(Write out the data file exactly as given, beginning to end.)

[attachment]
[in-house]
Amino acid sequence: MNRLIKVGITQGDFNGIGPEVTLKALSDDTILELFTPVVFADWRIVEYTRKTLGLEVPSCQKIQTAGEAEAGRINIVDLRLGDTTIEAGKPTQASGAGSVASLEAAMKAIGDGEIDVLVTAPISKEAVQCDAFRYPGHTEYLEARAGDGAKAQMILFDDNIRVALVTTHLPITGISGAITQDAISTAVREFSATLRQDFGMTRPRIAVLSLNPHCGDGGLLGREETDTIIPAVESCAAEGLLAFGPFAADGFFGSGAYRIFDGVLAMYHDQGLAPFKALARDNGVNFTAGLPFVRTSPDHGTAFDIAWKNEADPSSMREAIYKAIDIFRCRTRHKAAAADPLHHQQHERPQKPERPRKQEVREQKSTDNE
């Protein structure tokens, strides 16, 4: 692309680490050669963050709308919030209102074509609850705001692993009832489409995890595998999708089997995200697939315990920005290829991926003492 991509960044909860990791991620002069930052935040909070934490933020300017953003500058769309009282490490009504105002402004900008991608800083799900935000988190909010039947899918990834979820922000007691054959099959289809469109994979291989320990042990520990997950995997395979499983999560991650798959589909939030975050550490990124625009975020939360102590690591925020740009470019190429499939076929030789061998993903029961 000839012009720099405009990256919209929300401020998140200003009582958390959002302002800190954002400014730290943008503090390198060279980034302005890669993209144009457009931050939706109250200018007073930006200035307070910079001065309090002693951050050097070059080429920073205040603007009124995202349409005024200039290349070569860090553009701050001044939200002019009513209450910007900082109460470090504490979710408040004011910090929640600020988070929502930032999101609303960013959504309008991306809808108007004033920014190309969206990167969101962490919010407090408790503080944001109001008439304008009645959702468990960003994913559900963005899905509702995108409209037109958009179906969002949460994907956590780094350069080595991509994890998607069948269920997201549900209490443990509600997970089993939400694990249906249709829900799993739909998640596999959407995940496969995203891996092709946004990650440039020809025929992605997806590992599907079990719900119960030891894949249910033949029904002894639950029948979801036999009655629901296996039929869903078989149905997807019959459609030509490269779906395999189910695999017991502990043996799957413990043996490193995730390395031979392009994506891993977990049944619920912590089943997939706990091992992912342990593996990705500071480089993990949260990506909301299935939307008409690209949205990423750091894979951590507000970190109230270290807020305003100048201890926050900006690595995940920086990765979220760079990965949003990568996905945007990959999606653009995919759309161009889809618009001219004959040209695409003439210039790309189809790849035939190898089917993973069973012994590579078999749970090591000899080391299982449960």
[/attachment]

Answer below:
[in-house]
Amino acid sequence: MNRLIKVGITQGDFNGIGPEVTLKALSDDTILELFTPVVFADWRIVEYTRKTLGLEVPSCQKIQTAGEAEAGRINIVDLRLGDTTIEAGKPTQASGAGSVASLEAAMKAIGDGEIDVLVTAPISKEAVQCDAFRYPGHTEYLEARAGDGAKAQMILFDDNIRVALVTTHLPITGISGAITQDAISTAVREFSATLRQDFGMTRPRIAVLSLNPHCGDGGLLGREETDTIIPAVESCAAEGLLAFGPFAADGFFGSGAYRIFDGVLAMYHDQGLAPFKALARDNGVNFTAGLPFVRTSPDHGTAFDIAWKNEADPSSMREAIYKAIDIFRCRTRHKAAAADPLHHQQHERPQKPERPRKQEVREQKSTDNE
């Protein structure tokens, strides 16, 4: 692309680490050669963050709308919030209102074509609850705001692993009832489409995890595998999708089997995200697939315990920005290829991926003492 991509960044909860990791991620002069930052935040909070934490933020300017953003500058769309009282490490009504105002402004900008991608800083799900935000988190909010039947899918990834979820922000007691054959099959289809469109994979291989320990042990520990997950995997395979499983999560991650798959589909939030975050550490990124625009975020939360102590690591925020740009470019190429499939076929030789061998993903029961 000839012009720099405009990256919209929300401020998140200003009582958390959002302002800190954002400014730290943008503090390198060279980034302005890669993209144009457009931050939706109250200018007073930006200035307070910079001065309090002693951050050097070059080429920073205040603007009124995202349409005024200039290349070569860090553009701050001044939200002019009513209450910007900082109460470090504490979710408040004011910090929640600020988070929502930032999101609303960013959504309008991306809808108007004033920014190309969206990167969101962490919010407090408790503080944001109001008439304008009645959702468990960003994913559900963005899905509702995108409209037109958009179906969002949460994907956590780094350069080595991509994890998607069948269920997201549900209490443990509600997970089993939400694990249906249709829900799993739909998640596999959407995940496969995203891996092709946004990650440039020809025929992605997806590992599907079990719900119960030891894949249910033949029904002894639950029948979801036999009655629901296996039929869903078989149905997807019959459609030509490269779906395999189910695999017991502990043996799957413990043996490193995730390395031979392009994506891993977990049944619920912590089943997939706990091992992912342990593996990705500071480089993990949260990506909301299935939307008409690209949205990423750091894979951590507000970190109230270290807020305003100048201890926050900006690595995940920086990765979220760079990965949003990568996905945007990959999606653009995919759309161009889809618009001219004959040209695409003439210039790309189809790849035939190898089917993973069973012994590579078999749970090591000899080391299982449960």